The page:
MOST of us have misplaced an item or two in our rush to get from A to B – an umbrella or a pair of sunglasses perhaps.
But few of us will have ever walked off and left behind a wedding dress, false teeth, crutches – or even a unicycle.
And yet these are just some of the astonishing items that the team at Gatwick’s lost and found department have had to deal with over the last 12 months.
John Briley, head of special projects at the airport, explained: “A lot of our passengers are going on holiday and they might fly twice a year.
“There are too many signs, and it’s confusing for them – and they leave the most amazing things behind. We get wedding dresses all the time and false teeth. We had a wedding cake once. Take wedding dresses – we had four last month.
“We get a lot of people wanting to fly to warmer climes for their wedding.
“But they don’t want to put their wedding dress in with their luggage – and they aren’t used to carrying it with them so when they get up they forget it.
“We try to return them to their owners – where they are labelled and can be identified we’ll put them on the next flight but if it’s unlabelled it’s a problem.”
Mr Briley added that airport staff also find a surprising number of kitchen knives in the terminals.
He explained: “We know that chefs like to use their own knives – they are used to carrying them everywhere but it seems they get to the airport and then they get nervous. If they are flying with a budget carrier, taking the knives onboard could cost more than the knives are worth, so we find them abandoned in corners of the terminal.”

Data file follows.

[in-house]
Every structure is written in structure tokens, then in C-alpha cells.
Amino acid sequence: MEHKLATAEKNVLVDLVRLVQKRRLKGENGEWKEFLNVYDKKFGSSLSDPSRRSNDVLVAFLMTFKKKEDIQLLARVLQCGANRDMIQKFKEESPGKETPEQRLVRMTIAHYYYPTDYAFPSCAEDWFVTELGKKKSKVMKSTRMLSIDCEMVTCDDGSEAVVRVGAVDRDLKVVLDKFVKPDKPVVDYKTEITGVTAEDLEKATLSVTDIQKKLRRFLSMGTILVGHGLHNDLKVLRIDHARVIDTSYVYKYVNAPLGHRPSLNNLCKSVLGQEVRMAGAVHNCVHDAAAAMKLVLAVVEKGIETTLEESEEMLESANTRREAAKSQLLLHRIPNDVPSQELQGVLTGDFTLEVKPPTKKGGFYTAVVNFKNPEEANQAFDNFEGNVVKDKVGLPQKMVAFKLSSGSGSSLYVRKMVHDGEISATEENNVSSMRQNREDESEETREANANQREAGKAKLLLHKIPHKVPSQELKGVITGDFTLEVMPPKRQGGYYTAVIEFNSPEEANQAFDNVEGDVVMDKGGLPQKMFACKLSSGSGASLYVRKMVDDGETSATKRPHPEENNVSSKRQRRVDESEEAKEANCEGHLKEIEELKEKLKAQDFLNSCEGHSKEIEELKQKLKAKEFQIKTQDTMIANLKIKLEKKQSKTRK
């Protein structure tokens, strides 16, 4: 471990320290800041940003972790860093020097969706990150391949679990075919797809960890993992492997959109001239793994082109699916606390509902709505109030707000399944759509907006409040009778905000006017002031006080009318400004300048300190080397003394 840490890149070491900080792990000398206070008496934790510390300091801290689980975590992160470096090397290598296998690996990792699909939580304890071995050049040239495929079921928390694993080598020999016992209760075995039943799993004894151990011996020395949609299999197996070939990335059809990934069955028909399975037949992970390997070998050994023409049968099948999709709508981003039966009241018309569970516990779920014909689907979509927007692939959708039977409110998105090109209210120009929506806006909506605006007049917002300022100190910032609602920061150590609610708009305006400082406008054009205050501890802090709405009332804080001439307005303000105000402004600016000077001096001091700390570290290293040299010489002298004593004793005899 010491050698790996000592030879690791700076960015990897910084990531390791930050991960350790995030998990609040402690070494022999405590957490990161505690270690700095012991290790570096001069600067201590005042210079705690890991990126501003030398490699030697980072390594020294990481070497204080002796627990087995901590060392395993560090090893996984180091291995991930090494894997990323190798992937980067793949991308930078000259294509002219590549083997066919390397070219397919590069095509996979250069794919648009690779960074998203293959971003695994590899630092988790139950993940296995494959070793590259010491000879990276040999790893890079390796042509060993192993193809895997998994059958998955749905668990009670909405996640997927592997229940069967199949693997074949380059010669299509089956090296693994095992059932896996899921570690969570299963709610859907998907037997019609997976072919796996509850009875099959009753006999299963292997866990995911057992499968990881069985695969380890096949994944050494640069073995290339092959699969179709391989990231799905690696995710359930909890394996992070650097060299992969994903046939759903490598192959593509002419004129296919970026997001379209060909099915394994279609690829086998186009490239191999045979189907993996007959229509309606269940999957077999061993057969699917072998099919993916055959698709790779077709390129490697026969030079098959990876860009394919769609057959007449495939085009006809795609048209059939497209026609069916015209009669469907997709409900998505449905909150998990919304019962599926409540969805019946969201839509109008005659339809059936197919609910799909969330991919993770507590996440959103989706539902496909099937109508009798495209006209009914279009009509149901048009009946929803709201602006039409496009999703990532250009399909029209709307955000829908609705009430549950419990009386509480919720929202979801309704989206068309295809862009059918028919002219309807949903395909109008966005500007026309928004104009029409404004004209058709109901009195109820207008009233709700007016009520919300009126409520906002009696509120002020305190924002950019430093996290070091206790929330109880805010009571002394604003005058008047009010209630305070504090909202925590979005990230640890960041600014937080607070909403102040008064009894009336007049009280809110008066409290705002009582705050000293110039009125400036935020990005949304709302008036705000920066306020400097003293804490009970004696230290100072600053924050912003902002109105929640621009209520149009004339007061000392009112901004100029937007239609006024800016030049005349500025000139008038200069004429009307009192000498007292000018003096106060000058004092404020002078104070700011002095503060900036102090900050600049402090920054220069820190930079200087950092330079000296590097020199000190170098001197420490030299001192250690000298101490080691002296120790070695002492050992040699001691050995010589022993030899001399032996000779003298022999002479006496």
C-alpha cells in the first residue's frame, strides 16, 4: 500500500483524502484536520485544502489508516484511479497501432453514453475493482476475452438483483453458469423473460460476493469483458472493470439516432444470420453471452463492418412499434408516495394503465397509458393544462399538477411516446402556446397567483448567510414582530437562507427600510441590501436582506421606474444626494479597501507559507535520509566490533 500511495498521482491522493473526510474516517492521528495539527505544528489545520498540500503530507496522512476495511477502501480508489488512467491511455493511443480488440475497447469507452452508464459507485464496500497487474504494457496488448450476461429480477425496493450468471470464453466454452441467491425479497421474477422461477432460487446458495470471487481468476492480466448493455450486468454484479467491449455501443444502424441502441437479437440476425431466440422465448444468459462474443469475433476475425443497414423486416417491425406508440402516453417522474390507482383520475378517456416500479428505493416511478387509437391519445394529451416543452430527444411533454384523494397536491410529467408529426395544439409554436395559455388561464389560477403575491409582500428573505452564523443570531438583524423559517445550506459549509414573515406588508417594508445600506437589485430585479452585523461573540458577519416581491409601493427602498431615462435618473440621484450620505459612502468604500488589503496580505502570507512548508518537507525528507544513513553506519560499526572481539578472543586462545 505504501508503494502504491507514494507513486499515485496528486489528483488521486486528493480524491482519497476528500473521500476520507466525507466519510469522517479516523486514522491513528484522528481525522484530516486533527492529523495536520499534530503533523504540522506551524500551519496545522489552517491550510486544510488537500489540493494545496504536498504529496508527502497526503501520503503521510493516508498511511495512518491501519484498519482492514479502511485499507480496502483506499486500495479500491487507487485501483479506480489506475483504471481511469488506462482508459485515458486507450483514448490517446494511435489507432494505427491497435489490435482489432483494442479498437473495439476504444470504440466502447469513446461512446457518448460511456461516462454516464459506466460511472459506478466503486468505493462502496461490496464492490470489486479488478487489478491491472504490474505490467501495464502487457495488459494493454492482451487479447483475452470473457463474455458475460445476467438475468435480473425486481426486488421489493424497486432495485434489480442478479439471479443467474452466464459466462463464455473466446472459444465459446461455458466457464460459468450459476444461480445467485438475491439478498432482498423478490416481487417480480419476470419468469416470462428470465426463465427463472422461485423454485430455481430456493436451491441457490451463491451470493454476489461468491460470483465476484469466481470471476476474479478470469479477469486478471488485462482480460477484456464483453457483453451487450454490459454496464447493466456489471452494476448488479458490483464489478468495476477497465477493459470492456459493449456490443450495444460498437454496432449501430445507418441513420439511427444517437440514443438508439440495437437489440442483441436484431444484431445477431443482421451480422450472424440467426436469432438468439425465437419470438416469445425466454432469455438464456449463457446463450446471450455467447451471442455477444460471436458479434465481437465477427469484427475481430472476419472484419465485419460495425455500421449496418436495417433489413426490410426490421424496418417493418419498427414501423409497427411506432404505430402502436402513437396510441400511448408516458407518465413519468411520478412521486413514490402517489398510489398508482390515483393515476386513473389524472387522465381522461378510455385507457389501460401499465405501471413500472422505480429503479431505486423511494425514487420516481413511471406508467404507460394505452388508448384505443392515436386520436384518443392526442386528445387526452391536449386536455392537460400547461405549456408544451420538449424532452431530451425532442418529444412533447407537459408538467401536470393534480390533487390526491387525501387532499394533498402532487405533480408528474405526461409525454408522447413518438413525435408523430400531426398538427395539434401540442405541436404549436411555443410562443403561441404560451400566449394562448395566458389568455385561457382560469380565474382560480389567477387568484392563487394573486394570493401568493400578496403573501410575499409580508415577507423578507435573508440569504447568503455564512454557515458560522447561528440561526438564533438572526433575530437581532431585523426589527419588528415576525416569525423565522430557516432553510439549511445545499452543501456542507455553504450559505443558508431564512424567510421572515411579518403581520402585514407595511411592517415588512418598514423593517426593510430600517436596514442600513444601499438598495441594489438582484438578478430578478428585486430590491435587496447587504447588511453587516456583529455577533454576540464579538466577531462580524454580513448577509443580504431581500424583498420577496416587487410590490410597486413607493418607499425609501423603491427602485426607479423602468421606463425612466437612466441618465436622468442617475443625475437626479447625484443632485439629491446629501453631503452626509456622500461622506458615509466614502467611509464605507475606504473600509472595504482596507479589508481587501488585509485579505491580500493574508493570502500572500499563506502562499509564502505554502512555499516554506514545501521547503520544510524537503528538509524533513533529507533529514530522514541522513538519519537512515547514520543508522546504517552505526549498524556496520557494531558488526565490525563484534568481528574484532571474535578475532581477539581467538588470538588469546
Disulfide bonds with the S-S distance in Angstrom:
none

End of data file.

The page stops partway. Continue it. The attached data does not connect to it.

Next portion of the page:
Other unexpected, commonly abandoned items include crutches and walking sticks. Mr Briley said: “I’m amazed people walk off without their walking sticks and crutches.
“People have a lot of dignity and using a walking stick is a last resort but I find it remarkable someone could fail to notice they have forgotten it.”
Guitar amplifiers have also been discovered abandoned – most likely because their owners have realised they cannot take them on board as hand luggage.
And some passengers get so flustered they accidentally abandon their children.
“About a year ago we had a baby in a cot,” Mr Briley said. “The parents had been flying to Montego Bay, needed to get another boarding pass and just left the baby.”
About 85 per cent of “high-value” items, like laptops, mobiles and cameras, are returned to their owners and 30 to 40 per cent of lower value items, such as books.
Items are, by law, held on to for a minimum of 90 days and then either donated to or auctioned for charity.